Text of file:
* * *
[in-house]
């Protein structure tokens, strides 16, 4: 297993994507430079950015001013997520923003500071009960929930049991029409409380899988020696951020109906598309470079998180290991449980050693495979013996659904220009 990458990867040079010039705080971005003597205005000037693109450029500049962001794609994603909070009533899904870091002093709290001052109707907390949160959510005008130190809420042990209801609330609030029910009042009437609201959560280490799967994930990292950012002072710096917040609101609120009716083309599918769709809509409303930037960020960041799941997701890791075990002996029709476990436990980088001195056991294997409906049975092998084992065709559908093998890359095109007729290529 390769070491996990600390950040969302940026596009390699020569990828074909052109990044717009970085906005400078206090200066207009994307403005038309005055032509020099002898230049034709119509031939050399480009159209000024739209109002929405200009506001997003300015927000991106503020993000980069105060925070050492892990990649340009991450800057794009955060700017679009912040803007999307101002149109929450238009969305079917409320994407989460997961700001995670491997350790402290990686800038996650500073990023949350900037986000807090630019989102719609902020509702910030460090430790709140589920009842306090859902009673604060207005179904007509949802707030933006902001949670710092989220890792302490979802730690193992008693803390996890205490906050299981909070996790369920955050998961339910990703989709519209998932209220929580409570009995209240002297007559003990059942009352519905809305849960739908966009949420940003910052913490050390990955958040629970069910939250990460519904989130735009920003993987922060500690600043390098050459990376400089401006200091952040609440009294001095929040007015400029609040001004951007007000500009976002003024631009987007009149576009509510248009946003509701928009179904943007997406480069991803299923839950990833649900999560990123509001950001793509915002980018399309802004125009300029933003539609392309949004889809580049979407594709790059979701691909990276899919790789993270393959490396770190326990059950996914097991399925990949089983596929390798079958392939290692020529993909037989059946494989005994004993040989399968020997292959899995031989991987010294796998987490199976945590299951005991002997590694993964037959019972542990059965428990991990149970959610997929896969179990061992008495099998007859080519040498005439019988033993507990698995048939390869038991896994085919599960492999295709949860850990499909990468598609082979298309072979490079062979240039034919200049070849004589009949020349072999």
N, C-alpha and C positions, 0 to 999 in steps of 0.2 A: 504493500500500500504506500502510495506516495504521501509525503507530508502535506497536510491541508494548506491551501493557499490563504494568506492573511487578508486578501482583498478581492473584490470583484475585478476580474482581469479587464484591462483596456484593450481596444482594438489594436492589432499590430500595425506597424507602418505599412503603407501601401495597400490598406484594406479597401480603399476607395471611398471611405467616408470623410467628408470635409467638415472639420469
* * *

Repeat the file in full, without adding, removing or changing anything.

[in-house]
């Protein structure tokens, strides 16, 4: 297993994507430079950015001013997520923003500071009960929930049991029409409380899988020696951020109906598309470079998180290991449980050693495979013996659904220009 990458990867040079010039705080971005003597205005000037693109450029500049962001794609994603909070009533899904870091002093709290001052109707907390949160959510005008130190809420042990209801609330609030029910009042009437609201959560280490799967994930990292950012002072710096917040609101609120009716083309599918769709809509409303930037960020960041799941997701890791075990002996029709476990436990980088001195056991294997409906049975092998084992065709559908093998890359095109007729290529 390769070491996990600390950040969302940026596009390699020569990828074909052109990044717009970085906005400078206090200066207009994307403005038309005055032509020099002898230049034709119509031939050399480009159209000024739209109002929405200009506001997003300015927000991106503020993000980069105060925070050492892990990649340009991450800057794009955060700017679009912040803007999307101002149109929450238009969305079917409320994407989460997961700001995670491997350790402290990686800038996650500073990023949350900037986000807090630019989102719609902020509702910030460090430790709140589920009842306090859902009673604060207005179904007509949802707030933006902001949670710092989220890792302490979802730690193992008693803390996890205490906050299981909070996790369920955050998961339910990703989709519209998932209220929580409570009995209240002297007559003990059942009352519905809305849960739908966009949420940003910052913490050390990955958040629970069910939250990460519904989130735009920003993987922060500690600043390098050459990376400089401006200091952040609440009294001095929040007015400029609040001004951007007000500009976002003024631009987007009149576009509510248009946003509701928009179904943007997406480069991803299923839950990833649900999560990123509001950001793509915002980018399309802004125009300029933003539609392309949004889809580049979407594709790059979701691909990276899919790789993270393959490396770190326990059950996914097991399925990949089983596929390798079958392939290692020529993909037989059946494989005994004993040989399968020997292959899995031989991987010294796998987490199976945590299951005991002997590694993964037959019972542990059965428990991990149970959610997929896969179990061992008495099998007859080519040498005439019988033993507990698995048939390869038991896994085919599960492999295709949860850990499909990468598609082979298309072979490079062979240039034919200049070849004589009949020349072999």
N, C-alpha and C positions, 0 to 999 in steps of 0.2 A: 504493500500500500504506500502510495506516495504521501509525503507530508502535506497536510491541508494548506491551501493557499490563504494568506492573511487578508486578501482583498478581492473584490470583484475585478476580474482581469479587464484591462483596456484593450481596444482594438489594436492589432499590430500595425506597424507602418505599412503603407501601401495597400490598406484594406479597401480603399476607395471611398471611405467616408470623410467628408470635409467638415472639420469